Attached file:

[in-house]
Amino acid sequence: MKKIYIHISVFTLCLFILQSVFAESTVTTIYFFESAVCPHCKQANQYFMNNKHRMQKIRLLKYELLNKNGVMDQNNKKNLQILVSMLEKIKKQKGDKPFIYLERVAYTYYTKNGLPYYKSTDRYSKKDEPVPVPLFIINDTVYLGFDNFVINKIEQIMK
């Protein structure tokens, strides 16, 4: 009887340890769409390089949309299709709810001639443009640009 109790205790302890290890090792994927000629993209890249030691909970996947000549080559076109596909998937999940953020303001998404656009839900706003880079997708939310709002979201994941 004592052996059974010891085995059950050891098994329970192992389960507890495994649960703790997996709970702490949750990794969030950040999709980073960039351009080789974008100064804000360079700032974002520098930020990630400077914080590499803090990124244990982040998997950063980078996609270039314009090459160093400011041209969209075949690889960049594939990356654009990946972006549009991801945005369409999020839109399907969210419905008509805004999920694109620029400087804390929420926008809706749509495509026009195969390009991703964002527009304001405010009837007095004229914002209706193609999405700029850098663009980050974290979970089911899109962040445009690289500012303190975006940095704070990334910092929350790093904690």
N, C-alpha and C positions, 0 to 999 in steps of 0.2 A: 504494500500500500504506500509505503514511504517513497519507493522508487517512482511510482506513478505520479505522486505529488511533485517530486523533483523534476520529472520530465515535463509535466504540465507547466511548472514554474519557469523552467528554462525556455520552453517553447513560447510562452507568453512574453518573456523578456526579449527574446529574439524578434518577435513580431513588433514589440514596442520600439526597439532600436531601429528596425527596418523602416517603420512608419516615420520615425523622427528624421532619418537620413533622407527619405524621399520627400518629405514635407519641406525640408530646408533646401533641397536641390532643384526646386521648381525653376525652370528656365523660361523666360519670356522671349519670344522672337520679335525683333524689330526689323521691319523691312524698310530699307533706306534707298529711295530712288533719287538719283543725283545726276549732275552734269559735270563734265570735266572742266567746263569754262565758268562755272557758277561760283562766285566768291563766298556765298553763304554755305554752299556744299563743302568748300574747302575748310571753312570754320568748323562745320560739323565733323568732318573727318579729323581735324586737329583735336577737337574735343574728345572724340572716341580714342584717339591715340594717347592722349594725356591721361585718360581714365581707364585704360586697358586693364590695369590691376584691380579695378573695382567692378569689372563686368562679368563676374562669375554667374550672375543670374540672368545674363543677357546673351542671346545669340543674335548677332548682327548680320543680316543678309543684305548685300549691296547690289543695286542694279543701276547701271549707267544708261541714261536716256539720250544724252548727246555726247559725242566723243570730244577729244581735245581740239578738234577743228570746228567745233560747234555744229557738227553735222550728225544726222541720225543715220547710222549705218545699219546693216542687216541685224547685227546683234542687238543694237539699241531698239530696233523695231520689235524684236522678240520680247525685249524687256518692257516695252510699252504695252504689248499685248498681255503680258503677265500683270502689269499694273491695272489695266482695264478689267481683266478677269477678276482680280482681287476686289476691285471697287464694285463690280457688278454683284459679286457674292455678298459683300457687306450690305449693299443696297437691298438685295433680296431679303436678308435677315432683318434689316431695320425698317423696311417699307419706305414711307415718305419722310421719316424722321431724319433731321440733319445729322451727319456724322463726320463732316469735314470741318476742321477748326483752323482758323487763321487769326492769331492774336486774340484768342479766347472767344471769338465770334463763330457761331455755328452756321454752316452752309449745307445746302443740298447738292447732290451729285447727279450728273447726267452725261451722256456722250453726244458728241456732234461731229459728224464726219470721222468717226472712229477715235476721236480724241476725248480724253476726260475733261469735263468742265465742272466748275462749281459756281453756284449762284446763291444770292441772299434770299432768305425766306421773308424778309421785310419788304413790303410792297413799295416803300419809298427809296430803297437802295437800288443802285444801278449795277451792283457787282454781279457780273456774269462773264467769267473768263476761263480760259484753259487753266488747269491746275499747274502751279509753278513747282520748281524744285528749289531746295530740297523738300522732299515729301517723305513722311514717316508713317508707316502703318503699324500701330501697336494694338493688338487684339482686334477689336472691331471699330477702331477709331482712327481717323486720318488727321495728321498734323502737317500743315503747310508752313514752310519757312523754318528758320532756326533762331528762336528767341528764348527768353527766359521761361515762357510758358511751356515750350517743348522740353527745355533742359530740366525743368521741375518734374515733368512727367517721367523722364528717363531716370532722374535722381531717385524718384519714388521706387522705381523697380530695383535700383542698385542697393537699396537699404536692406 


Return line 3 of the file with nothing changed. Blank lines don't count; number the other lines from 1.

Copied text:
């Protein structure tokens, strides 16, 4: 009887340890769409390089949309299709709810001639443009640009 109790205790302890290890090792994927000629993209890249030691909970996947000549080559076109596909998937999940953020303001998404656009839900706003880079997708939310709002979201994941 004592052996059974010891085995059950050891098994329970192992389960507890495994649960703790997996709970702490949750990794969030950040999709980073960039351009080789974008100064804000360079700032974002520098930020990630400077914080590499803090990124244990982040998997950063980078996609270039314009090459160093400011041209969209075949690889960049594939990356654009990946972006549009991801945005369409999020839109399907969210419905008509805004999920694109620029400087804390929420926008809706749509495509026009195969390009991703964002527009304001405010009837007095004229914002209706193609999405700029850098663009980050974290979970089911899109962040445009690289500012303190975006940095704070990334910092929350790093904690």